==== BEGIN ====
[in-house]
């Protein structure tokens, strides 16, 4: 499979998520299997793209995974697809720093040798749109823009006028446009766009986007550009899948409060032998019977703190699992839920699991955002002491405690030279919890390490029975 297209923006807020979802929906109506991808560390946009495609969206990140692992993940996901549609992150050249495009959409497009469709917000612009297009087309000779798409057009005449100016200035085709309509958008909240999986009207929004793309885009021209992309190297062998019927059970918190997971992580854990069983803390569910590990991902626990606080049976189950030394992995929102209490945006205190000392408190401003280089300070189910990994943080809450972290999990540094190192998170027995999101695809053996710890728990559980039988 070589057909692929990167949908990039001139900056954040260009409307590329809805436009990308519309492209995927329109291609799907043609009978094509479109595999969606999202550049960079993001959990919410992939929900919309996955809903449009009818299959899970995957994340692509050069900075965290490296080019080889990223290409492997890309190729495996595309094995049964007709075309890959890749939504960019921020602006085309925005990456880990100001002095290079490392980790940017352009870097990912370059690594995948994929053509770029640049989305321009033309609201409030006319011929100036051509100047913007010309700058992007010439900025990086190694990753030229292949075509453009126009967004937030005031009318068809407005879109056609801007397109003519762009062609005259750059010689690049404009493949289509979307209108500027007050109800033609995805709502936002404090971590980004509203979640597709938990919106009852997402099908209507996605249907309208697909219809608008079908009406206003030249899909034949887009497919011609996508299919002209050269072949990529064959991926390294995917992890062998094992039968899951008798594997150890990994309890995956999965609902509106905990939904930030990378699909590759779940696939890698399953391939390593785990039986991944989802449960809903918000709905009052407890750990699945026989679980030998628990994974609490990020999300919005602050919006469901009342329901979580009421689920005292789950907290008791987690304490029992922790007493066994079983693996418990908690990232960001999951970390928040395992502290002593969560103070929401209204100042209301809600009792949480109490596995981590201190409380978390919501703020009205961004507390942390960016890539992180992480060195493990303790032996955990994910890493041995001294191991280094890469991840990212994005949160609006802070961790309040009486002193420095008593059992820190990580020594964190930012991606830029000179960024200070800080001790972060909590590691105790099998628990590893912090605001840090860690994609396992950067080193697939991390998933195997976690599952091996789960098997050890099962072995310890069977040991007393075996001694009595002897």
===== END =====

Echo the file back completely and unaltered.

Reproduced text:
[in-house]
């Protein structure tokens, strides 16, 4: 499979998520299997793209995974697809720093040798749109823009006028446009766009986007550009899948409060032998019977703190699992839920699991955002002491405690030279919890390490029975 297209923006807020979802929906109506991808560390946009495609969206990140692992993940996901549609992150050249495009959409497009469709917000612009297009087309000779798409057009005449100016200035085709309509958008909240999986009207929004793309885009021209992309190297062998019927059970918190997971992580854990069983803390569910590990991902626990606080049976189950030394992995929102209490945006205190000392408190401003280089300070189910990994943080809450972290999990540094190192998170027995999101695809053996710890728990559980039988 070589057909692929990167949908990039001139900056954040260009409307590329809805436009990308519309492209995927329109291609799907043609009978094509479109595999969606999202550049960079993001959990919410992939929900919309996955809903449009009818299959899970995957994340692509050069900075965290490296080019080889990223290409492997890309190729495996595309094995049964007709075309890959890749939504960019921020602006085309925005990456880990100001002095290079490392980790940017352009870097990912370059690594995948994929053509770029640049989305321009033309609201409030006319011929100036051509100047913007010309700058992007010439900025990086190694990753030229292949075509453009126009967004937030005031009318068809407005879109056609801007397109003519762009062609005259750059010689690049404009493949289509979307209108500027007050109800033609995805709502936002404090971590980004509203979640597709938990919106009852997402099908209507996605249907309208697909219809608008079908009406206003030249899909034949887009497919011609996508299919002209050269072949990529064959991926390294995917992890062998094992039968899951008798594997150890990994309890995956999965609902509106905990939904930030990378699909590759779940696939890698399953391939390593785990039986991944989802449960809903918000709905009052407890750990699945026989679980030998628990994974609490990020999300919005602050919006469901009342329901979580009421689920005292789950907290008791987690304490029992922790007493066994079983693996418990908690990232960001999951970390928040395992502290002593969560103070929401209204100042209301809600009792949480109490596995981590201190409380978390919501703020009205961004507390942390960016890539992180992480060195493990303790032996955990994910890493041995001294191991280094890469991840990212994005949160609006802070961790309040009486002193420095008593059992820190990580020594964190930012991606830029000179960024200070800080001790972060909590590691105790099998628990590893912090605001840090860690994609396992950067080193697939991390998933195997976690599952091996789960098997050890099962072995310890069977040991007393075996001694009595002897």